It is important to emphasize the relationship between the existence of an obligation and the act of recording. Recording evidences the obligation but does not create it. If a given transaction is not sufficient to constitute a valid obligation, recording it will not make it one. E.g., B-197274, Feb. 16, 1982 (?reservation and notification? letter held not to constitute an obligation, act of recording notwithstanding, where letter did not impose legal liability on government and subsequent formation of contract was within agency?s control). Conversely, failing to record a valid obligation in no way diminishes its validity or affects the fiscal year to which it is properly chargeable. E.g., B-226782, Oct. 20, 1987 (letter of intent, executed in fiscal year 1985 and found to constitute a contract, obligated fiscal year 1985 funds, notwithstanding agency?s failure to treat it as an obligation). See also 63 Comp. Gen. 525 (1984); 38 Comp. Gen. 81, 82?83 (1958).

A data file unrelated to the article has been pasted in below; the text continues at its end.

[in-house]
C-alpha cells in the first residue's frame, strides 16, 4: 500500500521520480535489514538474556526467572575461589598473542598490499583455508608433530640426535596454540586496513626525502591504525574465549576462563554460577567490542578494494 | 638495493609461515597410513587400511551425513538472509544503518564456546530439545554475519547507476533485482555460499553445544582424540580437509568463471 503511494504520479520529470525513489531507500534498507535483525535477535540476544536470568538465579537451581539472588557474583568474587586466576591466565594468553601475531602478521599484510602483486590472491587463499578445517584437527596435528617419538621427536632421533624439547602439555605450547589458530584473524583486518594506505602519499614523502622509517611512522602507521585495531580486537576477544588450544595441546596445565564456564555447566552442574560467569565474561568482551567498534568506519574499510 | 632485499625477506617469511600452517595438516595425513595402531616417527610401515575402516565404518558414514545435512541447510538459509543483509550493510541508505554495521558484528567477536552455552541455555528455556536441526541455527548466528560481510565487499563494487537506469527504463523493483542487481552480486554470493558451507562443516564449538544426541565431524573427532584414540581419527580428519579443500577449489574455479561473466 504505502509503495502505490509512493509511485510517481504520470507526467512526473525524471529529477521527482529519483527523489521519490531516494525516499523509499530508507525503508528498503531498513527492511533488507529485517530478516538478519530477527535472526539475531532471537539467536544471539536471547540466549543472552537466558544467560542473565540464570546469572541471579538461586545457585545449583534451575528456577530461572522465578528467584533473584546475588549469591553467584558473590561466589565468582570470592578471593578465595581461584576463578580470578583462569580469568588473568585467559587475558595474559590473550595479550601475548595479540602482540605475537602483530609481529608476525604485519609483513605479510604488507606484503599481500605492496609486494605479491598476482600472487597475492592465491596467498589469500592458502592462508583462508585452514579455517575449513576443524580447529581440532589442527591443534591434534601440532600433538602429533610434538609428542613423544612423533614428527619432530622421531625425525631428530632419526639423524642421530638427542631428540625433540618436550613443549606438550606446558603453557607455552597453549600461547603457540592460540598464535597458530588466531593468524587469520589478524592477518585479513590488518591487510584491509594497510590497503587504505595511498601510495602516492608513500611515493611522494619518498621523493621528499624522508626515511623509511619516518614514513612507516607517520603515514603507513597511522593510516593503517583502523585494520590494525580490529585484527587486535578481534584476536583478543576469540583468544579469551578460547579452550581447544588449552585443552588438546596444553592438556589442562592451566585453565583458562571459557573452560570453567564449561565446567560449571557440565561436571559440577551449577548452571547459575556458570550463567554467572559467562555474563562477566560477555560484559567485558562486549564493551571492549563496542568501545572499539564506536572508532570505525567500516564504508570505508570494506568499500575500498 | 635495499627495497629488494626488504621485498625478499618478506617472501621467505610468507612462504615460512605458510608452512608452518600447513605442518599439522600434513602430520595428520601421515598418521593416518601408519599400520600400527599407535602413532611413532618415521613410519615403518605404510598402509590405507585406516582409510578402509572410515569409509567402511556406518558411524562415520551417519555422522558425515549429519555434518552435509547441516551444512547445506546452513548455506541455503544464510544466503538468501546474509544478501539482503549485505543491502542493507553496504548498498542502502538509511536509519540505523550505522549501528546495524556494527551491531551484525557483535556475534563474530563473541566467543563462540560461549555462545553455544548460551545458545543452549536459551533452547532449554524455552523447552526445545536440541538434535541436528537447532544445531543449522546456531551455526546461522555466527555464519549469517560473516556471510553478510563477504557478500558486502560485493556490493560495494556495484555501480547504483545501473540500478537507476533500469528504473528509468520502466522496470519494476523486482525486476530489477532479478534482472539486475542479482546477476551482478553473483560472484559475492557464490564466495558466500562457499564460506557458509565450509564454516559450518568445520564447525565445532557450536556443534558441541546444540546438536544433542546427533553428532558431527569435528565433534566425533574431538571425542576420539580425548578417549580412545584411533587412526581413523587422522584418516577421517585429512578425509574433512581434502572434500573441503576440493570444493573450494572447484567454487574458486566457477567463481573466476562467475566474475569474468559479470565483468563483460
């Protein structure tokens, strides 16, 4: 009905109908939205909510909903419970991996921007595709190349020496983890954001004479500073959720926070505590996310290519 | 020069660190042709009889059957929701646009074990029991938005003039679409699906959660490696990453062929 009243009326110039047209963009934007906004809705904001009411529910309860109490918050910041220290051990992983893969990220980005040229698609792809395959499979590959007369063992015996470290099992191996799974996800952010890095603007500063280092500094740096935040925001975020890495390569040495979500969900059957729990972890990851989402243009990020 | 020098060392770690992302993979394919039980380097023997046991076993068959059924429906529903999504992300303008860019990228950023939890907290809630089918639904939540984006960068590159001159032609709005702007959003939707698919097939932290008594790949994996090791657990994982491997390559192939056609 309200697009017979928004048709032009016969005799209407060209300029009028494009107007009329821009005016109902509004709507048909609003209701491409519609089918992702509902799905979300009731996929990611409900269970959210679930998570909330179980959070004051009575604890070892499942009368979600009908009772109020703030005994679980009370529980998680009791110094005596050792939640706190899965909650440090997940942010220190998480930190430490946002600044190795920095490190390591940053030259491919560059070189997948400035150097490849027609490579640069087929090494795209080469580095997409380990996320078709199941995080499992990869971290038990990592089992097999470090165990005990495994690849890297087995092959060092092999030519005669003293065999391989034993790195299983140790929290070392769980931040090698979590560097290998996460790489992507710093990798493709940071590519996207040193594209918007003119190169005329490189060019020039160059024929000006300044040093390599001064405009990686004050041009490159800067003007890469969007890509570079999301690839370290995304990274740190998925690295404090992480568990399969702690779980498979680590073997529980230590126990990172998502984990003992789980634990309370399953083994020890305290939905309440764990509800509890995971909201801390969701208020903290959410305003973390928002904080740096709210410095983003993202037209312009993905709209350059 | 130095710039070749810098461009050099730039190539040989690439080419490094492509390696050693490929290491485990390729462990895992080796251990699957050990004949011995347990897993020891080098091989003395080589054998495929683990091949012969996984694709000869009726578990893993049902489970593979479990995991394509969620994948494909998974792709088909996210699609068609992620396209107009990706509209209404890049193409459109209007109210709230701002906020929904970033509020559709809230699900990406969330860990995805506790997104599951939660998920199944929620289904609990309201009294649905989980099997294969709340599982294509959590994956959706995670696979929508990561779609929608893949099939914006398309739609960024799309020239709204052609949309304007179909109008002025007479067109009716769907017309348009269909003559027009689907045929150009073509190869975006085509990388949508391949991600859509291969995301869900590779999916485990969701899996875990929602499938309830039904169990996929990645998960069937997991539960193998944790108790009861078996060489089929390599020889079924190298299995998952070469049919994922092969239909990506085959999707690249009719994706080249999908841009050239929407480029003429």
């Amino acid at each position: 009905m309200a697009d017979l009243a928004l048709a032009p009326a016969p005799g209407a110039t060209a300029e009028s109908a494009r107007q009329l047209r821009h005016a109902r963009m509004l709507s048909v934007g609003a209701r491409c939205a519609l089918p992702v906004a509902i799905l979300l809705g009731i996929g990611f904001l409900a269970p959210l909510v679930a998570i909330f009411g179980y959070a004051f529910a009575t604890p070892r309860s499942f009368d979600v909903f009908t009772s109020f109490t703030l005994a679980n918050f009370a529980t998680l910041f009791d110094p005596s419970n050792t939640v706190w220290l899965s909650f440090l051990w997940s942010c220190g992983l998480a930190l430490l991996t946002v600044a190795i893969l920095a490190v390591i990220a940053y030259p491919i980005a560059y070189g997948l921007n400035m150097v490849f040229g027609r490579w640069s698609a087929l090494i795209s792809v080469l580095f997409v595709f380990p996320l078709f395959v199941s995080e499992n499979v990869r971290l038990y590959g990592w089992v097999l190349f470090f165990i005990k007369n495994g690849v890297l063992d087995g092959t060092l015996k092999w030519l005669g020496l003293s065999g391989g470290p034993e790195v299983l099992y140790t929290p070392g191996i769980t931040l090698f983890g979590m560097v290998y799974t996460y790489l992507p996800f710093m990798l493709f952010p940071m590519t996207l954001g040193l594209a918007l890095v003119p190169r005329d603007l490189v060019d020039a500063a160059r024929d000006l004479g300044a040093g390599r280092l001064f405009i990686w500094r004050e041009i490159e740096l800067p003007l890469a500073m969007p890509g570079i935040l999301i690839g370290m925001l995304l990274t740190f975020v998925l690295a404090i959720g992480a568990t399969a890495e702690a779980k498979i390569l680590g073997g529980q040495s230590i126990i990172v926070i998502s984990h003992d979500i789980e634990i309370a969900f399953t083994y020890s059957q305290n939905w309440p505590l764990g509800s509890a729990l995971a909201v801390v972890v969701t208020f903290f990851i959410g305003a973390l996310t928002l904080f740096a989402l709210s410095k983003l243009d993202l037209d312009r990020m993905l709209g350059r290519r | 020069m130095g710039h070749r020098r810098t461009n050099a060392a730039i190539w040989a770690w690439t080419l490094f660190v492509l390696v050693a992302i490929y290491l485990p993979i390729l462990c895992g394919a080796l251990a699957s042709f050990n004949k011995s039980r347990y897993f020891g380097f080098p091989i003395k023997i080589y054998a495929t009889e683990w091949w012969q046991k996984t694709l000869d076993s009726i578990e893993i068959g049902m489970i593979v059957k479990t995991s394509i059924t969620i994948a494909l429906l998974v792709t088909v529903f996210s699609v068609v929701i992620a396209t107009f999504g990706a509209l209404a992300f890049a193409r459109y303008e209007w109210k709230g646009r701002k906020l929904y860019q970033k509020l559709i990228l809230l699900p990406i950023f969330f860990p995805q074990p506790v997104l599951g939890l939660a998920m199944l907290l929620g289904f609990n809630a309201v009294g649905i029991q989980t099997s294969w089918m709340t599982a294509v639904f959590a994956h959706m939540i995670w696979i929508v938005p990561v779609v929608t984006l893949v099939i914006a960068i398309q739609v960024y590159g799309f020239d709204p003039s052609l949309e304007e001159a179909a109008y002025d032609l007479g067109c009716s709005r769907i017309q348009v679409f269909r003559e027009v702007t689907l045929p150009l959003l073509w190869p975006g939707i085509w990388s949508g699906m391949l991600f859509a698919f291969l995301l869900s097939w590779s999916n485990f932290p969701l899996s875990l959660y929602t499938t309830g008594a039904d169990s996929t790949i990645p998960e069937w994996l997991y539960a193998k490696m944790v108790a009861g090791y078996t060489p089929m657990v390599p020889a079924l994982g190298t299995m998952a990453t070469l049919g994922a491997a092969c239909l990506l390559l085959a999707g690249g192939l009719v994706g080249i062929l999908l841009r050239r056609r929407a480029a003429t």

Not everyone understands this and, as a result, overrecording of obligations is fairly common. I've seen it and heard about it mostly in repair contracts that contain over and above work clauses. Some agencies will obligate funds to cover over and above work when the contract is awarded--before any over and above work has been identified or over and above work orders issued. I also suspect that it is common in some construction contracts because on several occassions I've explained the rules about recording obligations to students engaged in construction contracting and was asked "if that's true, then how do we fund contingencies?"

Probably more than you wanted.